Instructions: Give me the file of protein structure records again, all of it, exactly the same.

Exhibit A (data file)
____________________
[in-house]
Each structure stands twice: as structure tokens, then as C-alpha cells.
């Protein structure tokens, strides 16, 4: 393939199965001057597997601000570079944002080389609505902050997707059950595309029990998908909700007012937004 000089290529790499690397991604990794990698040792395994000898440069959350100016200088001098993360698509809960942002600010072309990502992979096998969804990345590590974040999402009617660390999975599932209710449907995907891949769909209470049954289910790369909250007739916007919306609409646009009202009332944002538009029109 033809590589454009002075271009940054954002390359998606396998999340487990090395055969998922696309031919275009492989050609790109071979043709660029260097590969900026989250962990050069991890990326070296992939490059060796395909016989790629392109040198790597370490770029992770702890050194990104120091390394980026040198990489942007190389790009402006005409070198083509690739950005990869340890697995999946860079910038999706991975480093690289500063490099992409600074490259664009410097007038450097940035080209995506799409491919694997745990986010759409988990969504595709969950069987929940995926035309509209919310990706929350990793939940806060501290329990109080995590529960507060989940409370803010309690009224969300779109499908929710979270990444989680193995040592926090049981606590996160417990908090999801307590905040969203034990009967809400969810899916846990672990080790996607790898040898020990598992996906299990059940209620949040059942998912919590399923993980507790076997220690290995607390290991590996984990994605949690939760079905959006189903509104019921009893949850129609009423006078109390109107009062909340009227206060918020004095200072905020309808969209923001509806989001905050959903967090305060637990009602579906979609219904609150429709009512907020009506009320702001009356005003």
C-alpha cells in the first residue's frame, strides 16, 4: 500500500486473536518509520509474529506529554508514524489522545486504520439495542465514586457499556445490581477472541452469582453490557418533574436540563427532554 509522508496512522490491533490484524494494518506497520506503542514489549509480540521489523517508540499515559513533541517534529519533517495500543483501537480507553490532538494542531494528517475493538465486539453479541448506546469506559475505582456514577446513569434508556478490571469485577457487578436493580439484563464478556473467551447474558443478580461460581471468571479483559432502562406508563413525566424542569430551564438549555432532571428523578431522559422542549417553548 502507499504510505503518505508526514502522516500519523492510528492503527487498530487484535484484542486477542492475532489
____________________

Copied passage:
[in-house]
Each structure stands twice: as structure tokens, then as C-alpha cells.
């Protein structure tokens, strides 16, 4: 393939199965001057597997601000570079944002080389609505902050997707059950595309029990998908909700007012937004 000089290529790499690397991604990794990698040792395994000898440069959350100016200088001098993360698509809960942002600010072309990502992979096998969804990345590590974040999402009617660390999975599932209710449907995907891949769909209470049954289910790369909250007739916007919306609409646009009202009332944002538009029109 033809590589454009002075271009940054954002390359998606396998999340487990090395055969998922696309031919275009492989050609790109071979043709660029260097590969900026989250962990050069991890990326070296992939490059060796395909016989790629392109040198790597370490770029992770702890050194990104120091390394980026040198990489942007190389790009402006005409070198083509690739950005990869340890697995999946860079910038999706991975480093690289500063490099992409600074490259664009410097007038450097940035080209995506799409491919694997745990986010759409988990969504595709969950069987929940995926035309509209919310990706929350990793939940806060501290329990109080995590529960507060989940409370803010309690009224969300779109499908929710979270990444989680193995040592926090049981606590996160417990908090999801307590905040969203034990009967809400969810899916846990672990080790996607790898040898020990598992996906299990059940209620949040059942998912919590399923993980507790076997220690290995607390290991590996984990994605949690939760079905959006189903509104019921009893949850129609009423006078109390109107009062909340009227206060918020004095200072905020309808969209923001509806989001905050959903967090305060637990009602579906979609219904609150429709009512907020009506009320702001009356005003």
C-alpha cells in the first residue's frame, strides 16, 4: 500500500486473536518509520509474529506529554508514524489522545486504520439495542465514586457499556445490581477472541452469582453490557418533574436540563427532554 509522508496512522490491533490484524494494518506497520506503542514489549509480540521489523517508540499515559513533541517534529519533517495500543483501537480507553490532538494542531494528517475493538465486539453479541448506546469506559475505582456514577446513569434508556478490571469485577457487578436493580439484563464478556473467551447474558443478580461460581471468571479483559432502562406508563413525566424542569430551564438549555432532571428523578431522559422542549417553548 502507499504510505503518505508526514502522516500519523492510528492503527487498530487484535484484542486477542492475532489